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When a Big Dog Eats Human Food
By Dr. Glenn Kalick, D.V.M. / August, 2011

I received a phone call from a friend of mine in Lake Worth over Memorial Day weekend that Jessie, his two-year-old Labrador Retriever, just ate everything on the kids' table at a picnic, including four plates of barbeque, chips, hot dogs, burgers and watermelon.

My friend has seen Jessie do this before. But the argument that ensued between the adults was that one of the plates had cheese, pickles, onions and relish on it and one of the guests knew that onions were toxic to dogs and the kids didn't eat any of the onions. I asked how much of the onions could Jessie have possibly eaten and they said maybe a couple of teaspoons at the most. I told my friend not to worry and not to feed Jessie anything more until tomorrow.

The following day, Jessie seemed to be feeling the effects of the picnic. I was told that she vomited her breakfast and was having a loose stool since the picnic. Onion toxicity caused hemolytic anemia and I had my friend look at her gums, which were bright pink, so I figured that the vomiting and diarrhea were due to the dog's ingestion of four plates of food.

I was concerned about the dog's dehydration due to vomiting, diarrhea and her lack of water consumption. But my friend was not able to bring in Jessie to the hospital because of an out-of-town commitment. I told him that pancreatitis was a possibility, due to the consumption of a high-fat meal, and not to feed Jessie until she was brought in the next day.

Jessie had a terrible night. She vomited water every time she drank it. She would eat a small amount of food, but vomited it up within thirty minutes, completely undigested. The diarrhea stopped, but she constantly asked to go outside to defecate. She would get into position but nothing substantial would be produced.

Since Jessie is an overweight Labrador, abdominal palpation is impossible. She had a slightly elevated temperature and dry gums, so I was very concerned about dehydration. Her CBC confirmed her dehydration. Her white blood count was elevated, pointing me toward the possibility of infection. With a normal red blood cell count, the ingestion of onions was not her problem. Her blood chemistry also confirmed dehydration and her abnormal electrolytes were probably due to the vomiting. Pancreatitis was ruled out with normal pancreatic enzymes.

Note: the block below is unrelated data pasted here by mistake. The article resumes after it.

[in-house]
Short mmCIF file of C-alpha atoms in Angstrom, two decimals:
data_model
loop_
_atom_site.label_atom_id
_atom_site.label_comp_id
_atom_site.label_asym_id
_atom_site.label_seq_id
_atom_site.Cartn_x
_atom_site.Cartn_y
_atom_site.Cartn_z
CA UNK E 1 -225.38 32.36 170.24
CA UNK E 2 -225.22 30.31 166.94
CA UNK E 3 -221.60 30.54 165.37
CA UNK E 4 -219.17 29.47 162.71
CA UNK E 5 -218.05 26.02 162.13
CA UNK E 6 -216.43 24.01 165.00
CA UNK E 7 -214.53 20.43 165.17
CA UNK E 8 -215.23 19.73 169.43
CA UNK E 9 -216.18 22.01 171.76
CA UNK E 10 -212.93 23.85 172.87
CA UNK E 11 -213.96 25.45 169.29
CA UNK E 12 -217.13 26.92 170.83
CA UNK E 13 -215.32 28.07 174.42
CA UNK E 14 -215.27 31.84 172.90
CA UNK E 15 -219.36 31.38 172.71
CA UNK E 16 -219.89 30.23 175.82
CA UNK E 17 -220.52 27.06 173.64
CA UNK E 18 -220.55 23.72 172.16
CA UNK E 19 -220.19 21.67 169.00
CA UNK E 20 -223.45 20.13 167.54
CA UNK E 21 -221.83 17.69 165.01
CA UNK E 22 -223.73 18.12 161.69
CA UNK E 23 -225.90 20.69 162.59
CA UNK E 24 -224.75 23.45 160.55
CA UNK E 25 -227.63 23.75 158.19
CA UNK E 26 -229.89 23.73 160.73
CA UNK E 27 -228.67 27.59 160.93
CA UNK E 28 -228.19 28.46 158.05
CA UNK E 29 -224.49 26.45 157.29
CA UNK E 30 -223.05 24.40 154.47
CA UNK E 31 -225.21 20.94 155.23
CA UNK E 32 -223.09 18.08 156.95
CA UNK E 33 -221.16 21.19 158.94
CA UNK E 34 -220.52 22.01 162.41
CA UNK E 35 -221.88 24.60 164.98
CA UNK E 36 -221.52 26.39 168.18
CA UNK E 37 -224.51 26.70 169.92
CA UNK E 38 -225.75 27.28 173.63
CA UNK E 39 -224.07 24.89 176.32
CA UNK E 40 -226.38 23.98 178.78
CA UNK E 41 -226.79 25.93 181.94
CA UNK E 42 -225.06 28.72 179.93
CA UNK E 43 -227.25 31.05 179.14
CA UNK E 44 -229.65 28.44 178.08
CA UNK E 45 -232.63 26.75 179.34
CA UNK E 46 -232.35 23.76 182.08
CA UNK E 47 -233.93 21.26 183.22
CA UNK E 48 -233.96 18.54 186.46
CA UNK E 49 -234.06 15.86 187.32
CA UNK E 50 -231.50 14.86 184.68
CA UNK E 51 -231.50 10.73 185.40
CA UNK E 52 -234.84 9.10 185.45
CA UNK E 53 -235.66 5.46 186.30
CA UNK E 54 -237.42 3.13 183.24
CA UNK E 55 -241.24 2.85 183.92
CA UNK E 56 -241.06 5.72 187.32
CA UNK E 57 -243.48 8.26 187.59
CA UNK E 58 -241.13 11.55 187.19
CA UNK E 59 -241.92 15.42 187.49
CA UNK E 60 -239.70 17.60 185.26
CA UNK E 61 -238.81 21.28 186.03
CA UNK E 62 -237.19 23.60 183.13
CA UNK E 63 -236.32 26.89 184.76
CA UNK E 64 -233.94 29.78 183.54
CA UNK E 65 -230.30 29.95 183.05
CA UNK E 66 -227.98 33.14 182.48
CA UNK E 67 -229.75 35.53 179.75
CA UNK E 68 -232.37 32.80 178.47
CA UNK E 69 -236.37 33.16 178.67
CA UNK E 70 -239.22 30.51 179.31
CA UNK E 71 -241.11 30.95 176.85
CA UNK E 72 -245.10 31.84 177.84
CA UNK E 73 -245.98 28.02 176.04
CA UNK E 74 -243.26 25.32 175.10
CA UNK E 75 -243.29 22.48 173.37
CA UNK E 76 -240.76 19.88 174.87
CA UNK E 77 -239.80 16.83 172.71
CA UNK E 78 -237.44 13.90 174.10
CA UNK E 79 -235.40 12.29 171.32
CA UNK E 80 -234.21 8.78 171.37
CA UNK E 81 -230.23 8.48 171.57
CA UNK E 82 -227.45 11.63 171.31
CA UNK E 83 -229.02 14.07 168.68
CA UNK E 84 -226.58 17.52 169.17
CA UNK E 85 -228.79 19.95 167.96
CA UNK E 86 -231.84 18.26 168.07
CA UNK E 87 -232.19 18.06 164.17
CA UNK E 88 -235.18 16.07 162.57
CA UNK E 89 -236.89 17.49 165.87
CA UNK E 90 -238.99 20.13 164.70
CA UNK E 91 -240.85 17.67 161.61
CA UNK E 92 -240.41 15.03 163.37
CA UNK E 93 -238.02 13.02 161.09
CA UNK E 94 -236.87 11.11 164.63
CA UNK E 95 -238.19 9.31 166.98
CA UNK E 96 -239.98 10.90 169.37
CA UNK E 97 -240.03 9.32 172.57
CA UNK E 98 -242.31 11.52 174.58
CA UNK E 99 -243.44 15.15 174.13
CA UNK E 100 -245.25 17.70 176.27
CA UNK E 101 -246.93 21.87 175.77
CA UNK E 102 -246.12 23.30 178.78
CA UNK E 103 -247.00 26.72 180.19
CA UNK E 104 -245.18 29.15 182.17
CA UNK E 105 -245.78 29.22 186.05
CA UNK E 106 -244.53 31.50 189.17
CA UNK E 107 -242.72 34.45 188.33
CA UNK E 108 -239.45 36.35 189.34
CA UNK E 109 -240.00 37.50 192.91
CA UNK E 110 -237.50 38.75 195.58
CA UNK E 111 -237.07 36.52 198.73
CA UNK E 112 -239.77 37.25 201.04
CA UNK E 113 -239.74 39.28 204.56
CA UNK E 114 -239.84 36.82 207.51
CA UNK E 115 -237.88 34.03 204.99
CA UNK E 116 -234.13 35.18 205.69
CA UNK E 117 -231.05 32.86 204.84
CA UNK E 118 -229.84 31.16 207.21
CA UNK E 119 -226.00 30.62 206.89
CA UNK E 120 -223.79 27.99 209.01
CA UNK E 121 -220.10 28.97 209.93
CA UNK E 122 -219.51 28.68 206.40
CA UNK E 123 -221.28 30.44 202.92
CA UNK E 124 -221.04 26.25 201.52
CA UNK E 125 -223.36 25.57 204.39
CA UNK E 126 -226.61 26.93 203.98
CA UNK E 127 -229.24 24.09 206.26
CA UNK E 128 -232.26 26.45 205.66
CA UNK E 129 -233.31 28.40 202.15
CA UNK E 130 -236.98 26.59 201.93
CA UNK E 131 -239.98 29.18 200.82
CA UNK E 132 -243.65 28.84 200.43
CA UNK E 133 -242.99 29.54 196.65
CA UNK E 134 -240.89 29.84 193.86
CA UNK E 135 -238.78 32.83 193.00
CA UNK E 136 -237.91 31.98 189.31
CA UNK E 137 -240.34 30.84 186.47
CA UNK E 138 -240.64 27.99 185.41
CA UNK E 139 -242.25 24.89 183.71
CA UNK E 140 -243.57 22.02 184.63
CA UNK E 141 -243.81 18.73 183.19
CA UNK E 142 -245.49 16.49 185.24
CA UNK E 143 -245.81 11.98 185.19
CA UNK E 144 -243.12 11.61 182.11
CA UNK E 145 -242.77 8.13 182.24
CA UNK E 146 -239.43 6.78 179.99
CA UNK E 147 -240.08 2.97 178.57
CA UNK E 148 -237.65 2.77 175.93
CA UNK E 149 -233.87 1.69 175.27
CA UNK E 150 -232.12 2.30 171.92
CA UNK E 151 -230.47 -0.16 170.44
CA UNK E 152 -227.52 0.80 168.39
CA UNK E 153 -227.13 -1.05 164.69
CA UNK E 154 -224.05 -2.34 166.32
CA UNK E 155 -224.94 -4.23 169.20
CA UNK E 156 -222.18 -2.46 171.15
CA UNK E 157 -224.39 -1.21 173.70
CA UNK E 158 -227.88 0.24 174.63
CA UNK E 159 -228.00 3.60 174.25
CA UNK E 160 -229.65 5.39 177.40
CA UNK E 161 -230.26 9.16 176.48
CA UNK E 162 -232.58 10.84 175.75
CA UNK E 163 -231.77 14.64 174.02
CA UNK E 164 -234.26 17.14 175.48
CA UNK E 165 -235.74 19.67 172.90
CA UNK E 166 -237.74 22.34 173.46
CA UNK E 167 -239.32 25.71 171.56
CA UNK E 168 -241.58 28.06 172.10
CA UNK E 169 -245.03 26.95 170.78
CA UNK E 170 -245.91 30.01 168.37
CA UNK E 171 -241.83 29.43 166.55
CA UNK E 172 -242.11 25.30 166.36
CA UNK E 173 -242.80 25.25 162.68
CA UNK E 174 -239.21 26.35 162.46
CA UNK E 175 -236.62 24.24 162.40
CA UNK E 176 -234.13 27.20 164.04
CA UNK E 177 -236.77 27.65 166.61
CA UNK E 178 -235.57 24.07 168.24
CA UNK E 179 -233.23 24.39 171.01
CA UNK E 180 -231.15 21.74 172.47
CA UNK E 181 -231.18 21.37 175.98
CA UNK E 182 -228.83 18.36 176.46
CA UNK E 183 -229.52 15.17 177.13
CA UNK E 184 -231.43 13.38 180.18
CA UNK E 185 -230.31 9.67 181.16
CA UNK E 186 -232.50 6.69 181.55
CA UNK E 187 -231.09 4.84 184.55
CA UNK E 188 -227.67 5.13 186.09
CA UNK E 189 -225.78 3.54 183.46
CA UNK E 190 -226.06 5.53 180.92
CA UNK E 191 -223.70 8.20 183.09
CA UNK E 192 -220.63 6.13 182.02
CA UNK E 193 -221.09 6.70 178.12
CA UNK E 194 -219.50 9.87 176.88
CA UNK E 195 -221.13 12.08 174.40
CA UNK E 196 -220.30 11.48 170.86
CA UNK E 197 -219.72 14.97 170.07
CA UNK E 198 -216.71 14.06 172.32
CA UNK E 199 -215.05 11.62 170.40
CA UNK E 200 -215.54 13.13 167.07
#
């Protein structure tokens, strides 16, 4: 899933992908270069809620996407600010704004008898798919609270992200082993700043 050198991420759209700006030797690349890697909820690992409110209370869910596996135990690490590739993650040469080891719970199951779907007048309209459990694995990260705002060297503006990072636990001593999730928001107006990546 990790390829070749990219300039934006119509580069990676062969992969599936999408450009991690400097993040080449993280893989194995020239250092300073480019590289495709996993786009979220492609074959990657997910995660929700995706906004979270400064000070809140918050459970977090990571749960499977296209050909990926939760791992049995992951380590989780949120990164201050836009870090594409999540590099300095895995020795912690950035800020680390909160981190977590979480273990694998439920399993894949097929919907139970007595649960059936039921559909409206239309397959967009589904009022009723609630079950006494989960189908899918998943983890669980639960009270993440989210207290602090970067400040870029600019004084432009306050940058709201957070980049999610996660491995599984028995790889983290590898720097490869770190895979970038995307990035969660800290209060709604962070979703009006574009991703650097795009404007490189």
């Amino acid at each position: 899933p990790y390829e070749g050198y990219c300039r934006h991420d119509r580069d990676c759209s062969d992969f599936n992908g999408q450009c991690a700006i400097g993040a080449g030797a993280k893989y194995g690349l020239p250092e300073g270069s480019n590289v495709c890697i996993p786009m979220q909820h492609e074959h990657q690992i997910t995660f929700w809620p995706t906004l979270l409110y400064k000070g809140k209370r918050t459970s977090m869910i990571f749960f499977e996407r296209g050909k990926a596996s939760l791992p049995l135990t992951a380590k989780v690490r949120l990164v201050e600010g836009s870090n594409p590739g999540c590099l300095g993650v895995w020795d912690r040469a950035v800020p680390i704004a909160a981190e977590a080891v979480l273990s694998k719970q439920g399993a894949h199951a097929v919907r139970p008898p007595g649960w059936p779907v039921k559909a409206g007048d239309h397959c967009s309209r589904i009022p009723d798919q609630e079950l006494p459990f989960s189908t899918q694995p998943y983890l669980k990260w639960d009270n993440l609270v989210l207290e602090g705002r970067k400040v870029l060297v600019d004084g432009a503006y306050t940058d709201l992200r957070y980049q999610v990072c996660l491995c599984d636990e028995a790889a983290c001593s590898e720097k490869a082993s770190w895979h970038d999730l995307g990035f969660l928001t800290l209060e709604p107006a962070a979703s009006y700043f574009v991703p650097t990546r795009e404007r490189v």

I told my friend that I would like to keep Jessie in the hospital to at least give her an IV to help her with dehydration and give her some medication for her upset stomach and vomiting. I also told him that I would like to take an X-ray to be complete in our examination. He asked me if barbeque food looks different from other foods, especially since they didn't eat anything with a bone. I told him that food looks like food, but all dogs with vomiting without pancreatitis need radiographs.

While my friend was calling his wife, my technicians took the radiographs and placed an IV catheter in Jessie. We gave her injectable Pepcid for her upset stomach and injectable Cerenia for her vomiting. My friend got off the phone and came to the treatment room to say goodby to Jessie, when I pulled him into my radiology room and asked him what kind of vegetables were eaten at the picnic.

He told me that the adults had baked beans and the kids had corn. I asked it if was corn nibblets or on the cob, but I knew the answer and pointed out two corn cobs in Jessie's intestines. That afternoon, we took out the two three-inch corn cobs from Jessie and she left the hospital the next day on a diet of soft, bland food. My friend thanked me and told me the family will be more careful in the future. But he was sure that Jessie had learned her lesson. I laughed, not knowing if he was serious or not, and told him, "Once a counter surfer, always a counter surfer."




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